By: Jeremy Balan
California Horse Racing Board member Madeline Auerbach, at an Aug. 24 meeting of the agency’s Medication and Track Safety Committee, called for increased scrutiny on certain trainers through “profiling.”
The Wednesday meeting at Del Mar touched on several topics, from cell phone use by exercise riders to drug policies employed in New Mexico, but during a discussion about medical violations for the 2015-16 fiscal year, Auerbach made her point.
“I’m going to be very politically incorrect. I see nothing wrong with profiling at all,” Auerbach said. “If certain barns are doing things in a (manner) that is not leveling the playing field, I have no problem looking into it more carefully.”
CHRB equine medical director Dr. Rick Arthur said the regulatory agency is already employing some of those tactics.
“If there is credible information, we do that,” Arthur said. “Frankly, if you’re a more than 30% trainer, you should expect to see us in your barn.”
When asked to clarify her statement after the meeting, Auerbach said indicators for increased scrutiny for drug testing and investigation could be statistical in nature.
“There are certain situations where you would be curious as to—is there anything we’re not aware of going on? I would not paint with a broad brush,” she said. “We’d be looking for an anomaly—a constant anomaly where they are more successful than would statistically make sense. Let’s profile that. Let’s look at that. That doesn’t mean they are doing anything wrong, but let’s find out.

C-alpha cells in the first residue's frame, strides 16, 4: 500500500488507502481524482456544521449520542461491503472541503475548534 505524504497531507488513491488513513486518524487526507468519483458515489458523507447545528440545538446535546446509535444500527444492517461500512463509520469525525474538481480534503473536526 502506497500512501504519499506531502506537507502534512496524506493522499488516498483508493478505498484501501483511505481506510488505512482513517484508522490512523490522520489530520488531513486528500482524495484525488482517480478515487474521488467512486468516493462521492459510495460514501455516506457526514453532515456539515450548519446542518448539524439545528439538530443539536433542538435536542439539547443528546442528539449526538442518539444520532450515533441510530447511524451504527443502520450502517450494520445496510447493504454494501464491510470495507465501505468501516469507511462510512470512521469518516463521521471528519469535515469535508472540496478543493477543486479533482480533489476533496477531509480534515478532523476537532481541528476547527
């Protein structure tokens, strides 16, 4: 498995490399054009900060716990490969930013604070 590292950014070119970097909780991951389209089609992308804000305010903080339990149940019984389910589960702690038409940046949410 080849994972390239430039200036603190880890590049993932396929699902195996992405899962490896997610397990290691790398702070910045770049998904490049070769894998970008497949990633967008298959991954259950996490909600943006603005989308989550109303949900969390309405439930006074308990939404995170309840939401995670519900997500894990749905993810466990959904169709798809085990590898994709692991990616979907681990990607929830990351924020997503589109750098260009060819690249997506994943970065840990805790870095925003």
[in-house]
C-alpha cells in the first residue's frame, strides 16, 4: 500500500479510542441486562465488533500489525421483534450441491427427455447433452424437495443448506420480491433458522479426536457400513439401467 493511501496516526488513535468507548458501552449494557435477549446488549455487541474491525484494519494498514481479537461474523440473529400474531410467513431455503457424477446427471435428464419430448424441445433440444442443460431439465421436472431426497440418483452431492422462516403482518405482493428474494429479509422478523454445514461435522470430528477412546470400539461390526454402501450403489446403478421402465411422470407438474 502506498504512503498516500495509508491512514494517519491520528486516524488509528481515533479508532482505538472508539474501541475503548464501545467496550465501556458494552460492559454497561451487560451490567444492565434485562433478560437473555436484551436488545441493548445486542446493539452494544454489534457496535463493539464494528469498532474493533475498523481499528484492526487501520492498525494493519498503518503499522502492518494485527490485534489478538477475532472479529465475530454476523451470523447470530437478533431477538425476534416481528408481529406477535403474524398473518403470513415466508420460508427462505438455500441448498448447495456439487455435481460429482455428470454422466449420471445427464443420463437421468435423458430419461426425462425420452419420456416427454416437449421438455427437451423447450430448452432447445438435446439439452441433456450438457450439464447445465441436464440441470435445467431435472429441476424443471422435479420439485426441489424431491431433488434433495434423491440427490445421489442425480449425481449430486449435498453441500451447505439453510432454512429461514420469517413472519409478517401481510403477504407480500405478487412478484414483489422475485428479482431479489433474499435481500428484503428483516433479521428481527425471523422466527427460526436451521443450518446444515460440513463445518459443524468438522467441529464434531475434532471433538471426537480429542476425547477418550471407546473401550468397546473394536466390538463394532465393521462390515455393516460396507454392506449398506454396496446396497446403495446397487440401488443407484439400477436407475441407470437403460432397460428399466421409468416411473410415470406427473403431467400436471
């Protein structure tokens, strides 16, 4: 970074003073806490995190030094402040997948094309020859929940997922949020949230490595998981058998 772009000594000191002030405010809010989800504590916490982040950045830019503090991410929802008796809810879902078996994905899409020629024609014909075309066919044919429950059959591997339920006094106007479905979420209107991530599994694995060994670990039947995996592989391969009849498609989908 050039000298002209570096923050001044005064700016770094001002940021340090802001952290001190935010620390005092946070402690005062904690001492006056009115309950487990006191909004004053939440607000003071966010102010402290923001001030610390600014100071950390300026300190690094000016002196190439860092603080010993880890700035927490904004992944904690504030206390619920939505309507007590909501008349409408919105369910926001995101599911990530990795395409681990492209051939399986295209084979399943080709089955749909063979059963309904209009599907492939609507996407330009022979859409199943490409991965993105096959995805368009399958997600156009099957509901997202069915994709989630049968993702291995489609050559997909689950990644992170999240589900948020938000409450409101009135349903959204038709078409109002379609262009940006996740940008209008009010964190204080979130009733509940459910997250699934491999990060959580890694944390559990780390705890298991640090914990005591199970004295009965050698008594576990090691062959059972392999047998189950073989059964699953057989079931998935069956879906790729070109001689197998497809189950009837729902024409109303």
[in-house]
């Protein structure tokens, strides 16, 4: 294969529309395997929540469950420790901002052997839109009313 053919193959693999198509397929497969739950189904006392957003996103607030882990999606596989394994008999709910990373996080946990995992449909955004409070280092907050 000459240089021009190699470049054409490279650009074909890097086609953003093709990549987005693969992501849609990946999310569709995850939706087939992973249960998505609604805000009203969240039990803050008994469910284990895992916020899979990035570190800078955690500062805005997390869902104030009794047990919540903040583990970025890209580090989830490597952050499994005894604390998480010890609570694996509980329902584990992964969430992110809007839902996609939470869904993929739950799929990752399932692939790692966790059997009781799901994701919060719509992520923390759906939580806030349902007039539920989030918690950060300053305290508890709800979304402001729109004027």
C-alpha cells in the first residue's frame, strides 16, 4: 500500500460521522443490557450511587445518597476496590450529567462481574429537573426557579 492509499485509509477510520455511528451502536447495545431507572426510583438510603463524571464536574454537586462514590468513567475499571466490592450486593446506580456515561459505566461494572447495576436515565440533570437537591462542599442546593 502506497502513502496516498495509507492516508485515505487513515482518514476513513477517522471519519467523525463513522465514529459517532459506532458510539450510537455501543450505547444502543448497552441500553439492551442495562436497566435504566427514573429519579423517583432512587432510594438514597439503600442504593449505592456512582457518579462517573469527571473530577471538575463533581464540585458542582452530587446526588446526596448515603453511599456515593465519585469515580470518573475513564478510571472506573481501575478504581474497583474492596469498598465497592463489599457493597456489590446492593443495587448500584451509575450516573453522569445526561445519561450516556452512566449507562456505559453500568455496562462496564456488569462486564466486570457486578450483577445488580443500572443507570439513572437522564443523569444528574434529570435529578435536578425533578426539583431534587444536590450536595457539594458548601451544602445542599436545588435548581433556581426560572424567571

“I don’t think it’s a problem, but I don’t want it to become one, either. We’re supposed to police the game. We’re supposed to make sure it’s fair and even-handed—not only for the owners and trainers, but for the gamblers out there. We’re trying to keep the game clean, and I think we’re doing a damn good job of it.”
California Thoroughbred Trainers executive director Alan Balch somewhat agreed with Auerbach’s sentiment, but also voiced concern after the committee meeting.
“The word ‘profiling’ has a lot of baggage because the people who oppose ‘profiling’ immediately think of racial profiling—profiling people to be inspected of things. It has a connotation of discrimination,” Balch said. “There’s a place for profiling. I have to agree. But to the extent it is employed, it has to be very carefully done and with great evidence, rather than indiscriminately.
“Generally speaking, the administration of racing has to be fair and seen to be fair, and profiling tends to counter that.”
Balch also commented on potential conflicts of interest regarding profiling.
“The one problem with profiling is that certain people are—we all have friends and we all have people who are not friends. The rule should never be used to ‘get’ someone, and that is a potential perception that can come from profiling,” he said. “If somebody has had a bad experience—because this guy has had a problem in the past—we’re going to go after someone and ‘get’ him. That would be a nefarious use of profiling.”
As for the hard numbers, the CHRB reported 20 Class 1, 2, or 3 positives and 56 Class 4 or 5 medication violations from 11,012 total post-race tests (9,896 blood and urine tests, and 1,116 blood-only tests). The report also said there were zero positives from 960 out-of-competition samples and 20,676 pre-race samples from Thoroughbreds and Standardbreds.
“Generally, the results of out-of-competition testing shows that the game is clean,” CHRB executive director Rick Baedeker said.